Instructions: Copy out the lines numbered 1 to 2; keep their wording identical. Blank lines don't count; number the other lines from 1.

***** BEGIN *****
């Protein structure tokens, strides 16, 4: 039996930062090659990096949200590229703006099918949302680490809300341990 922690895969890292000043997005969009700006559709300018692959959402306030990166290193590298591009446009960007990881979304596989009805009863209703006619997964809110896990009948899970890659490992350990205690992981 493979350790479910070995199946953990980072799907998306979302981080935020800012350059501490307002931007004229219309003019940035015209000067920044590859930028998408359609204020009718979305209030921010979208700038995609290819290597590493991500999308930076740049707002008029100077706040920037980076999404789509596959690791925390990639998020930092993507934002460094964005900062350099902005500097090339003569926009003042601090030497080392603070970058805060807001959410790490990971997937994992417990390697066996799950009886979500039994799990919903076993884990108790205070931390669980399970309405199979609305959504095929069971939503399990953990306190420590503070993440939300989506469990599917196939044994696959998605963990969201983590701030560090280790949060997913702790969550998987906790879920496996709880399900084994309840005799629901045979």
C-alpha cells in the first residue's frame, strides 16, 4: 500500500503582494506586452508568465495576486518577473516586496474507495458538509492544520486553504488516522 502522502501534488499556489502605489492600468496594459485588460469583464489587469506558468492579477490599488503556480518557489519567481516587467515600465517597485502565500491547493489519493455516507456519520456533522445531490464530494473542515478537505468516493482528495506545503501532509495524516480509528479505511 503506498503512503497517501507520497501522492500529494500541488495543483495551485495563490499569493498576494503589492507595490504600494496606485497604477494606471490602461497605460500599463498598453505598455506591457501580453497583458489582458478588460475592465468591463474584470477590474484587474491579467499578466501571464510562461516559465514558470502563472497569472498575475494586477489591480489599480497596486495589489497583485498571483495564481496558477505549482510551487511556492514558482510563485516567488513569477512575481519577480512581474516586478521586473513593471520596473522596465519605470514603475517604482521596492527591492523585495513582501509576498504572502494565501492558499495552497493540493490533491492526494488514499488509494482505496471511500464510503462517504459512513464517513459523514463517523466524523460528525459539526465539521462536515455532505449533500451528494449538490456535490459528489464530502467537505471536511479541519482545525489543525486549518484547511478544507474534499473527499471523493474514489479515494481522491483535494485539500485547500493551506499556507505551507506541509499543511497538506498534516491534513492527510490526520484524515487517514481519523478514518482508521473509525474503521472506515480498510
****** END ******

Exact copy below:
């Protein structure tokens, strides 16, 4: 039996930062090659990096949200590229703006099918949302680490809300341990 922690895969890292000043997005969009700006559709300018692959959402306030990166290193590298591009446009960007990881979304596989009805009863209703006619997964809110896990009948899970890659490992350990205690992981 493979350790479910070995199946953990980072799907998306979302981080935020800012350059501490307002931007004229219309003019940035015209000067920044590859930028998408359609204020009718979305209030921010979208700038995609290819290597590493991500999308930076740049707002008029100077706040920037980076999404789509596959690791925390990639998020930092993507934002460094964005900062350099902005500097090339003569926009003042601090030497080392603070970058805060807001959410790490990971997937994992417990390697066996799950009886979500039994799990919903076993884990108790205070931390669980399970309405199979609305959504095929069971939503399990953990306190420590503070993440939300989506469990599917196939044994696959998605963990969201983590701030560090280790949060997913702790969550998987906790879920496996709880399900084994309840005799629901045979």
C-alpha cells in the first residue's frame, strides 16, 4: 500500500503582494506586452508568465495576486518577473516586496474507495458538509492544520486553504488516522 502522502501534488499556489502605489492600468496594459485588460469583464489587469506558468492579477490599488503556480518557489519567481516587467515600465517597485502565500491547493489519493455516507456519520456533522445531490464530494473542515478537505468516493482528495506545503501532509495524516480509528479505511 503506498503512503497517501507520497501522492500529494500541488495543483495551485495563490499569493498576494503589492507595490504600494496606485497604477494606471490602461497605460500599463498598453505598455506591457501580453497583458489582458478588460475592465468591463474584470477590474484587474491579467499578466501571464510562461516559465514558470502563472497569472498575475494586477489591480489599480497596486495589489497583485498571483495564481496558477505549482510551487511556492514558482510563485516567488513569477512575481519577480512581474516586478521586473513593471520596473522596465519605470514603475517604482521596492527591492523585495513582501509576498504572502494565501492558499495552497493540493490533491492526494488514499488509494482505496471511500464510503462517504459512513464517513459523514463517523466524523460528525459539526465539521462536515455532505449533500451528494449538490456535490459528489464530502467537505471536511479541519482545525489543525486549518484547511478544507474534499473527499471523493474514489479515494481522491483535494485539500485547500493551506499556507505551507506541509499543511497538506498534516491534513492527510490526520484524515487517514481519523478514518482508521473509525474503521472506515480498510